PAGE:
HDPA (Greece) - 12/2022
|HDPA (Greece) - 12/2022|
|Relevant Law:||Article 5(1)(a) GDPR|
Article 5(2) GDPR
Article 13 GDPR
|National Case Number/Name:||12/2022|
|European Case Law Identifier:||n/a|
|Original Source:||HDPA (in EL)|
|Initial Contributor:||Cesar Manso-Sayao|
The Greek DPA issued a fine of €2000 against a private school because its director constantly attended and monitored an employee's online courses without adequately informing her of the legal basis to do so, and despite her objection, in violation of Articles 5(1)(a), 5(2) and 13 GDPR.
English Summary[edit | edit source]
Facts[edit | edit source]
An online course teacher of foreign languages in a private school filed a complaint against the Greek DPA (Hellenic Data Protection Authority - HDPA), because the school's director was constantly monitoring her lessons by attending and intervening in the Zoom calls where the sessions were taking place.
The teacher stated that the employer’s presence in her online lessons via Zoom made it difficult for her to express herself and to perform, and that she felt that her freedom of speech and her status as a teacher were being infringed. The teacher also claimed that not only had she not consented to this monitoring, but in fact had expressly objected to it on numerous occasions. Furthermore, the teacher claimed that she was never was informed by employer of the type of personal data collected in the process of monitoring her lessons, the purpose of the processing in question, who had access to those data, and her right of access to the data concerning her. Finally, she claimed that the purposes of continuous monitoring relied on by the employer, namely to ensure the quality of the courses, the actual attendance of pupils, and the technical functioning of the platform, could have been achieved by less intrusive means, and that therefore the principle of proportionality was not respected in the contested processing.
Holding[edit | edit source]
The HDPA stated that with regards to the processing of personal data in the context of employment relations, this is permitted only for purposes directly related to the employment relationship, and insofar as it is necessary for the fulfilment of mutual obligations arising from that relationship, whether these obligations arise from the law or from a contract. Furthermore, the HDPA noted that in the case of employment relationships, the inherent power imbalance of the parties means that employees are rarely in a position to freely give valid consent for the processing of their personal data, and therefore employers should rely on a legal basis other than consent in these cases. Therefore, the HDPA held that, in this case, not only had the employee expressly objected to this processing, but that even if this consent had been given, this could not be relied on by the employer as a valid legal basis.
The HDPA also held that the employer had not satisfied the employee’s right to objection to the monitoring of the lessons. The HDPA explained that although the employer’s response to this objection was based on the grounds of legitimate interest in the exercise of its managerial right, the employer had not been able to establish that the actual attendance to the online courses was in fact an appropriate and necessary means for the exercise of this legitimate interest. Additionally, the HDPA found that the employment contracts analysed this case, did not mention the monitoring of lessons, nor the specific legal basis for this processing.
Therefore, the HDPA held that the employer’s failure to previously determine a valid legal basis for this processing violated of the principle of lawfulness, fairness and transparency under Article 5(1)(a) GDPR, and the principle of accountability under Article 5(2) GDPR. Additionally, the HDPA held that the employer’s failure to inform the employee of the processing and its corresponding legal basis was in breach of its legal obligations under Article 13 GDPR. As a result, the HDPA issued a fine of €2000 against the school.
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English Machine Translation of the Decision[edit | edit source]
The decision below is a machine translation of the Greek original. Please refer to the Greek original for more details.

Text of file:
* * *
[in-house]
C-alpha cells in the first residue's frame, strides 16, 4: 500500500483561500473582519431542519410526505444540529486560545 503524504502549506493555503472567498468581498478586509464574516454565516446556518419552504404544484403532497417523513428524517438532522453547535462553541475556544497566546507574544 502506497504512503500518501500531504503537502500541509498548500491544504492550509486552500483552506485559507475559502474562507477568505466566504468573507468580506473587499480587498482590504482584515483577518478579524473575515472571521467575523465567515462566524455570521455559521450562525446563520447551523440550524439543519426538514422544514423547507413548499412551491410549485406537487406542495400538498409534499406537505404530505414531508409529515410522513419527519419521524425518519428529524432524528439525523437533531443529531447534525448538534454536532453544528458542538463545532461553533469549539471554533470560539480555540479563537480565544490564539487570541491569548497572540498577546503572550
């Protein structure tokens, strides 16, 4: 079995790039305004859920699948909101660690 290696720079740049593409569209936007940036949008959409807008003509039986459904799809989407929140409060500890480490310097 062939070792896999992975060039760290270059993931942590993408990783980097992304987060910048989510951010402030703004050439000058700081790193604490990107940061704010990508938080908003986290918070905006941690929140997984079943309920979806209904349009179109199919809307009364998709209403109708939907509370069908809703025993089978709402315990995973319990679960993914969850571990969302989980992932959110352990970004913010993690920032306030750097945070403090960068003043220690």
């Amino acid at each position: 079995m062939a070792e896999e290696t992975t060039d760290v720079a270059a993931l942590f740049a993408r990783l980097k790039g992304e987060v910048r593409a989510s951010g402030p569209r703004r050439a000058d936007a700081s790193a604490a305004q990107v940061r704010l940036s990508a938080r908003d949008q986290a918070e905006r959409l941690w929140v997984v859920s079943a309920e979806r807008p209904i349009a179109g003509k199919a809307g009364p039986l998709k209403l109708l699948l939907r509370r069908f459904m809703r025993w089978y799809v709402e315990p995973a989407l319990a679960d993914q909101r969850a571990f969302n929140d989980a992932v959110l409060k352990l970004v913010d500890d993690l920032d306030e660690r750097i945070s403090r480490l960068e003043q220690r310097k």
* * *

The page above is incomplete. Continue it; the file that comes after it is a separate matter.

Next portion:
Athens, 09-03-2022 Ref. No .: 617 DECISION 12/2022 (Department) The Personal Data Protection Authority met in a composition of the Department by teleconference on 08-02-2022 at the invitation of its President, in order to examine the case. referred to in the history hereof. Attended by George Batzalexis, Deputy Chairman, disabled by the President of the Authority, Konstantinos Menoudakos, the regular members Charalambos Anthopoulos, Konstantinos Lambrinoudakis and Spyridon Vlachopoulos, as rapporteur. The meeting was attended, by order of the President, by Kyriaki Karakasi, legal auditor-lawyer, as assistant rapporteur and Irini Papageorgopoulou, employee of the administrative affairs department of the Authority, as secretary. The Authority took into account the following: With no. prot. form of the relevant recruitment announcement) at the tuition center of the complainant, delivering the relevant courses through the "ZOOM" platform. According to the complainants, the employer was attending these courses of her employee, intervening in them, in fact, despite the successive, explicitly expressed objections of the latter. In particular, in the context of the συνο submitted electronic conversation between the employer and the complainant 1-3 Kifissias Ave., 11523 Athens, Tel: 210 6475600, Fax: 210 6475628, email@example.com / www.dpa.gr, - employee, the The latter finds the existence of a problem in the continuous attendance of her course by the complainant and stresses the need to find a solution by proposing other ways of dealing with the relevant supporting reasons for attending the reasons put forward by the employer. The same objection to the constant attendance of her online courses by the respondent was expressed in the context of the από electronic conversation, with the complainant insisting on the need for constant monitoring on her part of the online courses delivered to the students of her tutoring center for prevention loss of clients due to possible defects in the provision of teaching services by the respective teachers - employees. These objections of the complainant are repeated in the συνο also submitted electronic conversation of the latter with the complained employer, without interrupting, according to the complainant, the continuous monitoring of the online courses in question until the date of submission of the complaint. The complainant, after invoking articles 5, 6, 12, 13, 21 GCP, article 7 of law 4624/2019, Opinion 2/2017 of the Working Group of article 29 as well as case law of the ECtHR, excludes consent as well as the legal interest of the employer as the legal basis of the disputed processing by the complained employer, while it also mentions the principle of proportionality with which the tele-surveillance must comply. The Authority, in the context of the examination of the above complaint, with the no. prot. G / EX / 1913 / 19-08-2021 her document, asked the employer in question for clarifications on the complainants. After that, with the no. prot. C / EIS / 6071 / 23-09-2021 its reply document (following the no. prot. the complainant, after confirming the fact that the complainant objected to the constant attendance of her course as an employer, justifies the possibility of students, as well as the technical perfection of the whole process. She denies the 2nd, recording of the conferences concerning the complainant, while she admits that she did not actually have time to attend the online lessons of all the employees in her tutoring center. Subsequently, in the context of further investigation of the disputed complaint, the Authority summoned before it both parties with the no. prot. . The above parts were presented to the complainant after her lawyer, Despina Skentou, with AM…, and the complainant after her lawyer Georgios Diolatzis, with AM…. B was also present at the teleconference as a witness of the accused and a working teacher at the latter's tutoring center, to whom questions were asked during the said hearing. Following that hearing, both parties submitted Memoranda on time. In particular, the complainant with no. prot. problems that arose. The complainant points out that by constantly attending classes as a participant, the employer did not in fact have the ability to manage these problems, while the platform administrator alone allowed her to control the course and the students' attendance, without requiring her continuous presence as a participant. lessons. In addition, the complainant states that she never consented to the unreasonable interception of the online courses, expressing her explicit objection to it, while never taking part concern. Finally, he claims that the objectives invoked by the employer of continuous monitoring, namely the assurance of the quality of the courses, the actual presence of the students and the technical functionality of the 3 platform, could have been achieved by milder means and therefore the principle was not respected. proportionality in the processing in question. The complainant with the with no. G / EIS / 7891 / 02.12.2021 Her memorandum after the relevant documents, which she submitted to the Authority, stated, inter alia: as an employer did not sign the statement of consent signed by the other employees (the relevant statements are submitted as relevant after the above Memorandum). According to the complainant, the reason she installed five computers in her home to attend classes in each of the five classes of her tutoring as a participant was to address the technical problems that arose and the general coordination indicating that it was not possible to monitor all five at the same time. The complainant then admits that the students' relatives either called her or sent her a text message (sms) or viber application in order to be addressed when a technical problem arose. The complainant concludes that there is no violation of the complainant's personal data, as she did not follow what the latter said, admitting that her image was still visible through the computer. In addition, the complainant refers to the complainant's indirect and presumed consent to the disputed processing, while the petitioner subsequently consented to her written messages despite the fact that she did not sign the statement of consent, which the complainant admitted to . He also points out that the allegations of the complainant show that there was information about the treatment in question by the employer, while, finally, allegations are made to challenge the relationship of dependence that the complainant-employer had with the complainant-employee during her stay. The Authority, after examining the facts of the case, after hearing the rapporteur and the clarifications from the assistant rapporteur, who appeared without voting rights and left after the discussion of the case and before the conference and the decision, after a thorough discussion , 4, THOUGHT IN ACCORDANCE WITH LAW 1. Because, with article 5 par. 1 of the General Regulation (EU) 2016/679 for the protection of natural persons against the processing of personal data (hereinafter GCC) are set the principles that should govern a processing. In particular, paragraph 1 provides: '1. Personal data: a) are processed lawfully and lawfully in a transparent manner in relation to the data subject ("legality, objectivity and transparency"), b) are collected for specified, explicit and legitimate purposes and are not further processed further processing for archiving purposes in the public interest or for the purposes of scientific or historical research or statistical purposes shall not be considered incompatible with the original purposes in accordance with Article 89 (1) ("limitation of purpose"); c) appropriate, relevant and limited to what is necessary for the purposes for which they are processed ("data minimization"), (d) they are accurate and, where necessary, updated; all reasonable inaccurate, in relation to the purposes of the processing ("accuracy"), e) retain personal data for only the time required for the purposes of the processing of personal data; personal data may be stored for longer periods, provided that the personal data the public interest, for the purposes of scientific or historical research or for statistical purposes, in accordance with Article 89 (1) and if appropriate technical and organizational measures apply to this Regulation to safeguard the data subject in a way that guarantees the appropriate security of personal data, including their protection against unauthorized or unlawful processing and accidental loss, destruction or deterioration, using appropriate techniques or ("integrity and confidentiality") ". According to the principle of accountability introduced by the second paragraph of the same article, the controller is explicitly defined as "responsible and able to demonstrate compliance with paragraph 1 (" accountability "). This principle, which is the cornerstone of the FGM, implies the obligation of the controller to be able to demonstrate compliance. In addition, it enables the controller to be able to legally control and document a processing carried out in accordance with the legal basis provided by the GPA and national data protection law. 2. Because, the article 6par. Processing is only lawful if and when at least one of the following conditions applies: (a) the data subject has consented to the processing of personal data for a specific purpose; (b) processing is necessary for the performance of a contract to which the data subject is a party; "processing is necessary for the purposes of the legitimate interests pursued by the controller or a third party, unless those interests are preceded by the interest or fundamental rights and freedoms of the data subject which require the protection of the data of a personal character, in particular". Paragraph 1 of Article 21 of the ICCPR provides for the right of objection: or (f), including profiling under those provisions. establishment, exercise or support of legal claims ". 6.3. Because, in addition, according to article 4p. 2 of the GISProcessing means "any transaction or sequence of operations performed with or without the use of automated means, in personal data or in personal data sets, such as collection, registration, organization, structure, storage, adaptation or modification 'the retrieval, search for information, use, disclosure by transmission, dissemination or any other form of disposal, association or combination, restriction, deletion or destruction'. Article 13 of the GCC provides: '1. When personal data relating to a data subject are collected by the data subject, the controller, upon receiving the personal data, shall provide the data subject with all of the following information:. (c) the purposes of the processing for which the personal data are intended, as well as the legal basis for the processing; (d) if the processing is based on Article 6 (1) (f), the legitimate interests pursued by the controller or by third,…. 2. In addition to the information referred to in paragraph 1, the controller shall, when receiving personal data, provide the data subject with the following additional information necessary to ensure fair and transparent processing: (a) the period for personal data or, where this is not possible, criteria that determine the period in question; (c) where the processing is based on Article 6 (1) (a) or Article 9 (2) (a), the existence of the right to withdraw its consent at any time, without prejudice to the lawfulness of the processing relied on consent before d) the right to lodge a complaint with a supervisory authority; (e) whether the provision of personal data constitutes a legal or contractual obligation or requirement for the conclusion of a contract; (f) the existence of automated decision-making; 7, including the profiling referred to in Article 22 (1) and (4) and, the importance and the intended consequences of such processing for the data subject '. 4. Because the processing of personal data should be intended to serve the person. The right to the protection of personal data is not an "absolute right", it must be assessed in relation to the functioning of society and the establishment of fundamental rights in accordance with the principle of proportionality 1. 5. Because, according to the must be concise and fair. It should be clear to individuals what data of a personal nature they are about to be collected, used, taken into account or otherwise processed, and to what extent the data is or will be processed. This principle requires all information and communication regarding the processing of such personal data to be easily accessible and comprehensible and to use clear and simple language. This principle concerns in particular the information of the data subjects regarding the identity of the controller and the purposes of the processing and further information to ensure fair and transparent processing in relation to such natural persons and their right to receive confirmation and to obtain disclosure of the relevant personal data subject to processing. Individuals should be informed of the existence of risks, rules, guarantees and rights in relation to the processing of personal data and how to exercise their rights in relation to such processing. In particular, the specific purposes of the processing of personal data should be clear, lawful and determined at the time of collection of personal data. Personal data should be This requires in particular to ensure that the storage period of personnel data 1 Cf. Ait. Sk. 4 GPA as well as Decision APD 43/2019, sk. 2 8, character to be kept to a minimum. Personal data should only be processed if the purpose of the processing cannot be achieved by other means. To ensure that personal data is not kept longer than necessary, the controller should set deadlines for their deletion or periodic review. Every reasonable measure should be taken to ensure that inaccurate personal data is corrected or deleted. Personal data should be processed in such a way as to ensure the appropriate protection and confidentiality of personal data, inter alia, and to prevent any unauthorized access to and use of such personal data or equipment. 6. In order for personal data to be legally processed, ie processed in accordance with the requirements of the GCP, the conditions for the application and observance of the principles of Article 5 par. 1 GCP, as shown by the recent decision of Court of Justice of the European Union (ECJ) of 16-01-2019 in case C496 / 2017 Deutsche Post AG v. Hauptzollamt Koln. The existence of a legal basis (art. 6 GGP) does not release the controller from the obligation to comply with the principles (art. 5 par. 1 GGP) regarding the legality, necessity and proportionality as well as the principle of minimization. In case one of the the principles set out in Article 5 (1) of the GIPA, such processing is presented as illegal (subject to the provisions of the GIPD) and there is no need to consider the conditions for the application of the legal bases of Article 6 of the GIPD. Thus, the violation of the principles of 2 «57. However, any processing of personal data must comply, on the one hand, with the principles of data quality set out in Article 6 of Directive 95/46 or Article 5 of Regulation 2016/679 and, on the other , to the basic principles of lawful data processing referred to in Article 7 of that Directive or Article 6 of that Regulation (cf. Decisions of 20 May 2003, Österreichischer Rundfunk and Others, C-465/00, C-138 / 01 and C-139/01, EU: C: 2003: 294, paragraph 65, as well as 13 May 2014, GoogleSpain and Google, C-131/12, EU: C: 2014: 317, paragraph 71) '. 9, article 5 of the GCC. Monthly collection and processing of personal data is not cured by the existence of a legal purpose and legal basis. 3 Furthermore, the controller, in the context of his observance of the principle of fair or just processing of personal data, must inform the data subject that he is going to process his data in a lawful and transparent manner and be in a position to at any time to prove its compliance with these principles (accountability principle according to article 5 par. 2 in combination with articles 24 par. 1 and 32 GCP). 5 The identification and selection of an appropriate legal basis provided for in Article 6 (1) of the GIP is closely linked to the principle of fair or equitable treatment and to the principle of limitation of purpose, and the controller must not only processing, but also to update no. 13 par. 6 In particular, the selection of the legal basis for the processing of personal data must take place before the start of the processing, and the controller is obliged on the basis of the principle of accountability (see no. 5 par. 2 in conjunction with 24 and 32 GPA) to select the appropriate legal basis from those provided for in Article 6 (1) GPA, as well as to be able to demonstrate in the context of internal compliance compliance with the principles of Article 5 1 1 GPA, including self-explanatory and strict obsolescence. In addition, the GFC has adopted a new compliance model, centered on the above-mentioned accountability principle, in which the controller is required to design, implement and generally adopt the necessary procedures and policies for to be 3Bl. Decision 26/2019 APD, sk. 5. Cf. Decision 38/2004 APD. 4See regarding WEU C496 / 17 ibid. par. 59 and WEU C-201/14 of 01-10-2015 par. 31-35 and especially 34 as well as a relevant reference in Decision 26/2019 APD, sk. 5. 5 6Βλ. in this regard APD Decisions 26/2019, sk. 6 and APD 43/2019, sk. 5. See Guidelines 2/2019 of the European Council on Data Protection “ontheprocessing of personal data under Article 6 (1) (b) GDPR in the context of the provision of online services to data subjects” pp. 4-67 par. 1, 12, 17- 20 as well as Decision APD 26/2019, sk. 6. 10, in accordance with the relevant legislative provisions. In addition, the controller is responsible for the further duty to prove on his own and at all times his compliance with the principles of article 5 par. 1 GIS. It is no coincidence that the FSAP incorporates accountability (already referred to in Article 5 (2) FSAP) in the regulation of the principles (Article 5 (1) of the FSAP) governing the processing, giving it the function of a Compliance Mechanism , essentially reversing the "burden of proof" as to the legality of the processing (and generally adhering to the principles of Article 5 (1) of the GIP), leaving it to the controller to substantiate of invoking and proving the legality of the processing 7. 7. Because the Authority, regarding the processing of personal data in the context of labor relations, interpreting the provisions of Law 2472/1997 has issued no. 115/2001 Directive on the processing of personal data in employment relations, in the framework of which it has accepted, inter alia, that, as is clear from the principle of purpose, the collection and processing of personal data of employees is permitted only for related purposes directly to the employment relationship and as long as it is necessary for the fulfillment of the obligations established by both parties in this relationship, whether they arise in isolation or from the contract. Furthermore, the Principle accepted in its directive that the consent of the employees could not lift the ban on exceeding the purpose and that in the case of employment relations, the inherent inequality of the parties and the generally dependent employment relationship . In the context of the application of the GIP, the consent is provided as one of the legal bases for the processing of personal data (article 6 par. 1 par. 4 par. 10 11 GPA and in compliance with the principles provided by article 5 par. 1 GPA. 7 8See. in this regard APD Decisions 26/2019, sk. 7 and APD 43/2019, sk. 6. See p.10 of with no. 115/2001 of the Directive of the Authority. 9See similarly page 10 of no. 115/2001 of the Directive of the Authority. 10 See APD 26/2019, sk. 10 11 However, in the light of the GCC, the above finding that employees are rarely able to give, refuse or withdraw their consent is still valid, given the dependence that arises from the relationship between employer and employee. Therefore, except in exceptional cases, employers should rely on a legal basis without consent - such as the need to process the data in the context of their legitimate interest. Accordingly, the European Council for Data Protection considers that in any case where such processing is not necessary for the performance of the contract, such processing takes place legally only if it is based on another appropriate legal basis 11. 8. Employee monitoring is possible not only because of the use of special technologies but also because employees need to use electronic applications provided by the employer, which process personal data. Before using any monitoring tool, a proportionality check should be performed to see if all the data is necessary, if such processing exceeds the general privacy rights of employees and the workplace, and what minimum necessary. The controller must always weigh the existing risks, the extent of these risks, the existing alternatives for dealing with these risks and, on the other hand, the insults to human personality and privacy from the use of such methods. Furthermore, as stated above, data processing at work must be proportionate to the risks faced by the employer. The latter must take into account the principle of data minimization when deciding on the use of new technologies. 11 12See. APD 26/2019, sk. 13. See Opinion of OE article 29, 2/2017, p. 18. 13See. Opinion of OE article 29, 2/2017, p. 28. 14 See. Opinion of OE article 29, 2/2017, pp. 28-29. 12.9. In the context of the present case, the complainant - employer, who attended the online lessons given to the students of her tutoring center by the complainant, has the status of the person in charge of processing no. 4 par. 7 GIP, in the context of the above processing, consisting in the modern processing of personal data by automated means, ie 15 video and audio monitoring of the complainant, determines the purposes and the way of processing the above personal data and therefore becomes obliged to comply first with the principles introduced in Article 5 of the GIP as well as with its other consequent obligations in the context of the regulatory protection of personal data. The above-mentioned processing was already opposed by the complainant, exercising the relevant right of objection as a data subject according to article 21 par. . In particular, it is noted that from the above written messages it was clear the complainant's opposition to the constant attendance of her online course by her employer and was expressed in an indisputable manner, as evidenced by her conversations with the complainant. Besides, the relevant objection is directly acknowledged by the complainant herself in her reply to the Authority with reference number G / EIS / 6071/2021. , other ways to replace the continuous monitoring as above, as shown by all the data in the file. It is noted that in the από e-mail of the complainant to her employer she directly states that the presence of the latter in her online courses makes it difficult for her to express and perform while she feels that her freedom of speech and her status as a human being and teacher are being violated. . The fact that it refers only narratively to the body of the complaint in question that it was initially dealt with with 15Prl. EDPB, Guidelines 3/2019 on processing of personal data through video devices, adopted on 10 July 2019, p. 5, available: (https://edpb.europa.eu/sites/default/files/consultation/edpb_guidelines_201903_videosurveillance.pdf) 13, good faith from the complainant the processing in question, does not imply the indirect consent of the employee, as incorrectly assumed by the complainant in no. prot. Furthermore, the fact that the complainant in the context of the complaint in question alleges the relationship of dependence under the employment contract which bound her to the complainant precisely in order to demonstrate the weakening of consent as a valid legal basis for the proceedings in question cannot, logically necessity, to be considered as a presumed consent, rejecting the allegations of the opposite of the accused. None of the complainant's messages to the Authority submitted to the Authority may be Her consent was obtained for the above processing, and much more than the moment when, in the exercise of the right of objection to the complainant - responsible for processing, alternative ways were formulated as means milder, according to the complainant, than the possibility of continuous monitoring In any case, it is noted that even if the employer obtains the complainant's consent to the processing from some of her individual proposals in a discussion that undoubtedly focuses on the latter's opposition to the processing in question, she can not establish consent as a legal basis, as consent must be express in the sense that there must be no doubt as to the intention of the person concerned to give his consent. In other words, the statement in which that person expresses his or her consent should not leave room for ambiguity as to his or her intention 16 while it should be obvious that the data subject consents to the processing in question. 17 16 See Opinion 15/2011 of the Article 29 on the definition of consent, WP187.13 July 2011, p.25. 17See in this regard EDPB, Guidelines 5/2020 on consent under Regulation 2016/679, 4 May 2020, p. 21, (para. 75). 14,10. Because, in addition to the above, it is also noted that, taking into account the controller - employer already from her initial response (no. Prot. G / EIS / 6071 / 23.09.2021) before the Authority, that the complainant expressed her opposition to her constant presence in the online courses, she recognized the exercise of the relevant right of objection, responding, in fact, to it. It therefore ruled out consent as the legal basis for the processing in question 18 and it should be noted at this point that even if consent is secured, it does not in any way negate or reduce the controller's obligations to comply with the principles governing processing, which are enshrined in the GIP, in particular in Article 5 thereof, as regards objectivity, necessity and proportionality. Therefore, even if the processing of personal data is based on the consent of the data subject, then this does not legitimize the collection of data that is not necessary in relation to a specific processing purpose and the processing will be fundamentally unfair. However, in any case the consent can not be considered a legitimate legal basis in this case, as long as the consent of the employee is required, and there is actual or potential related damage resulting from the non-consent, the consent is not valid because it is not given freely. It is noted in this connection that in the context of employment there is a de facto imbalance of power. Given the dependency of the employer-employee relationship, it is unlikely that the data subject will be able to refuse to give his employer consent to the processing of his data without fear or real risk of suffering negative consequences due to 18Vl. EDPB, Guidelines 5/2020 on consent under Regulation 2016/679, 4 1920 2020, pp. 38-39. See EDPB, Guidelines 5/2020 on consent under Regulation 2016/679, 4 May 2020, p. 6 (par. 5). 20See Opinion 15/2011 of the Article 29 on the definition of consent, WP187.13 July 2011, p. 16 as well as EDPB, Guidelines 5/2020 on consent under Regulation 2016/679, 4 May 2020, p. "Opinions issued by the Article 29 Working Party on Consent, in cases consistent with the new legal framework, are still relevant, as the GATT codifies the existing ΓΚΠΔ ». See even with no. 43 recital of the GCC. 15, of his denial. Therefore, in the context of related processing operations, the legal basis can not be the consent of employees (Article 6 (1) (a) GCC), due to the nature of the relationship between employer and employee 22. under a relevant employment contract drawn up between the complainant and the complainant is in no way invalidated by the allegations made by the complainant-employer, in particular by the complainant's possibility of being suspended for from health-based preference to continue e-learning in May 2021, when there was now more optional and non-optional teaching. states that it is given in writing and explicitly upon information, information which does not appear to exist from the data in the case file under consideration. The respondent, in response to the above-mentioned explicit opposition of the complainant, expressed her refusal to stop the controversial processing of the online courses of the latter, citing, inter alia, reasons related to the need to control the quality of services of the latter, and many probably since the employer herself is judged by both the children and their parents, as explicitly mentioned in one of the conversations between the two parties involved before the Authority. In addition, in with no. prot. others and the defendant, while admitting that he intervened during the lessons and whenever he deemed it appropriate in order to discipline the students. Besides, with the 21Bl. in this regard EDPB, Guidelines 5/2020 on consent under Regulation 2016/679, 4 May 2020, p. 10, (par. 21). See and APD 26/2019, sk. 9. 22See. in this regard See Opinion 2/2017 (WP249) on the processing of data at work, 8 June 2017, p. 16, no. prot. There was a problem connecting it (pp. 2-3 of the above memo). In fact, the employer herself admits that although there was the possibility of continuous attendance of the online courses, however it was not possible to attend them at the same time, so when a problem arose, she was informed either by phone or via email (vi) or via email (vi). 3 of the Defendant's Memorandum). 11. It follows from the above grounds put forward by the complainant, on which the proceedings in question are based, and to the exclusion of consent as a legal basis, that they refer to the legal basis of the case referred to in paragraph 1. of the article 6 provided by the complainant, the legal basis of article 6 par. Normal use of the platform can not be accepted, unless there is a clear and specific description, that it includes the processing that involves the possibility of continuous monitoring of video and audio data of the employee by the complainant throughout the online courses. online courses of the complainant is considered by it to be necessary for the purposes of its legal interests as a responsible process that seems to be organized around the core of the right of management. Therefore, there is a clear reference on an alien basis for this treatment. 12. Because, in addition, the Policy submitted by the complained employer does not clearly and precisely define the legal basis for the processing in question, ie the continuous monitoring of video and audio data of the employees by the complained-employer throughout the online courses. In fact, it is noted in this connection that in the context of a security policy, in addition to the above, the technical and 17 organizational security measures should be specifically specified, which should be taken by the controller, in case of monitoring by the the online courses of its employees, in order to ensure the effective protection of the personal data of the latter 23 in accordance with and in accordance with the provisions of Articles 25 and 32 of the GCC. However, it appears from the foregoing that there was no briefing under Article 13 of the GIP, including consequently the briefing on the legal basis of the proceedings in question by the employer and the seizure of the complainant's personal data in question. This, as long as the legal basis of article 6 par. 1b'GPD (performance of the contract), without specifically addressing the disputed processing of the continuous the employer's attendance of the online courses of her employees, while at the same time from the answers presented to the Authority the employer's right of objection exercised by the complainant, is proposed as the legal basis of the 1 f) GPD), but without substantiating whether the attendance of the complainant's courses by the complainant is indeed an appropriate and necessary means for the exercise of the complainant's managerial right. And with no. prot. In addition, it is noted that in the additions submitted by the complainant on of individual employment contracts (other than that of the complainant, which does not existing) on the processing of employees' personal data, there is no reference to the processing in question and its legal basis. 13.Because it is then actively established that there is no clear the legal basis for the proceedings in question, in so far as the employer refers in parallel to the aforementioned legal bases, in breach of the principle 2See indicative relevant report on the website of the Authority (www.dpa.gr: https://www.dpa.gr/index.php/en/enimerwtiko/thematikes_enotites/asfaleia/asfaleiaepexergasias/tekmiriwsh _asfaleia_proswpikwn / politiki_asfaleia_proswpikwn 18, of lawful, lawful and transparent processingArticle 5par.1a’GKPD.In particular, the complainant made a false impression as to the legal basis on it which the processing in question was founded, with the result that there is no clear and accurate relevant information of the employee - complainant, in violation of of the above provisions as well as Article 13 of the ICCPR, as far as of the file does not appear to have informed the complainant on her behalf reportedly responsible processing and in particular upon receipt of the above personnel of the data much more so since in the context of the submitted by the complained Policy does not mention the disputed processing, which consists of Employer's ability to monitor their video and audio data its employees throughout the courses they deliver through it zoom platform. At the same time, this ambiguity deprives the Authority of the possibility checking the correctness of the choice of legal basis, thus violating the principle of accountability .5 14. Because, in this case, and in accordance with the above, the complainant - employer did not satisfy the complainant's right to object, while carried out the disputed processing in violation of the provisions of articles 5 par. 1 f. a), 5 par. 2 and 13 of the GCP, as they are specified in detail in the aforementioned without, however, clearly defining the legal basis on which it is based the last one under Article 6 of the GIP is based. 15. Because the violation of the basic principles of processing in conjunction with non establishing a legal basis for the latter, as set out in detail above, draw the imposition of administrative sanctions of article 83 par. 5 lit. α΄ του ΓΚΠΔ while the violation of the rights provided in articles 12-22 of the GCP subject to the imposition of the relevant sanctions under Article 83 par. 5 lit. b of the GCP. According to the GCC (Ait.Sk.148) in order to strengthen the enforcement of the rules of this Regulation, penalties, including administrative fines, should be imposed for any violation of this Regulation, in addition to or 24Cf. in relation to APD 26/2019, sk. 24. 25 See in relation to APD 26/2019, sk. 24. 19, instead of the appropriate measures imposed by the supervisory authority in accordance with these Rules. 16. In view of the above, the Authority considers that there is a case for exercising the article 58 par. 2 of the GCC its corrective powers in relation to the established ones infringements. 17. The Authority further considers that the imposition of a corrective measure is not sufficient for restoration of compliance with the provisions of the FGMP that have been violated and that should, on the basis of the circumstances established, be imposed in its application provision of article 58 par. 2 ed. i) of the GPDAdditionally and efficient, proportional and a deterrent administrative fine under Article 83 of the GIPP to both 26 restoration of compliance, as well as for the cancellation of illegal behavior. 18. Further Authority, taking into account the criteria for measuring the fine Article 83, paragraph 2 of the GCPD, paragraph 5 implementation in the present case and the Guidelines for implementation and the determination of administrative fines for the purposes of Regulation 2016/679 which issued on 03-10-2017 by the Article 29 Working Group (WP253), as well as the facts of the case under consideration and in particular: i. The fact that the complainant in her capacity as an employer violated the provisions of article 5 par. 1 ed. principles of jurisdiction, objectivity and transparency, ie violated a fundamental principle of the GIP for the protection of personal data. ii. The fact that the observance of the principles provided by its provision article 5 par. 1 ed. a) of the GPA is of capital importance, and primarily, the principle of quality, so that its absence becomes unlawful from the outset processing, even if the other principles of processing have been observed many This is not the case where no clarity and precision has been established 26 See OE 29, Guidelines and the implementation and setting of administrative fines for them purposes of Regulation 2016/679 WP253, p. 6 20, of the legal basis for the disputed Article 6 of the GIP processing, as mentioned above. iii. The fact that the complainant with the aforementioned vaguely to determination of the legal basis for the processing in question was deprived at the same time from the Authority the possibility to check the correctness of the relevant choice thus violating the principle of accountability, while at the same time not has been able to prove that it has complied with Article 13 of the GIP its obligation to be informed, as specified above. iv. The fact that the processing of personal data in violation of the GCP through the illegal basis and the relevant appropriate previous in this case affected one (1) natural person as the subject of personal data, whose right to object is exercised was not satisfied. v. The fact that the above substantiated violations of the GCPD do not it is proved without a doubt that they are attributed to the deceit of the accused employer but in her negligence due to ignorance of the provisions of the GCP. vi. The absence of previously established violations of the complainant employer as a relevant audit shows that it has not been imposed on her to date administrative sanction by the Authority. vii. The fact that from the data brought to the attention of the Authority and based on which found the above violations of the GCP, the person in charge did not cause material damage to the complainant. viii. The fact that the violation of the provisions on the basic principles of processing as well as the rights of the subjects is subject, according with the provisions of article 83 par. 5 ed. a 'and b' GKPD, in the upper envisaged category of the administrative fine grading system. 19. In view of the above, the Authority unanimously decides that it should be imposed on the employer complained of as responsible for the processing referred to in the operative part administrative sanction, which is considered proportionate to the gravity of the infringement. 21, FOR THESE REASONS The beginning Imposes on the alleged controller C the effective, proportionate and dissuasive administrative fine appropriate to the specific case, according to its more specific circumstances, amounting to two thousand (2,000) for the non-satisfaction of the right of objection as well as for the above Violations of Articles 5par.1per.a ', 5par.2 and 13 above were specialized, according to articles 58 par. 2 lit. θ΄ και 83 παρ. 5 στοιχ. a' and β΄ ΓΚΠΔ. The Deputy Chairman The Secretary George Batzalexis Irini Papageorgopoulou 22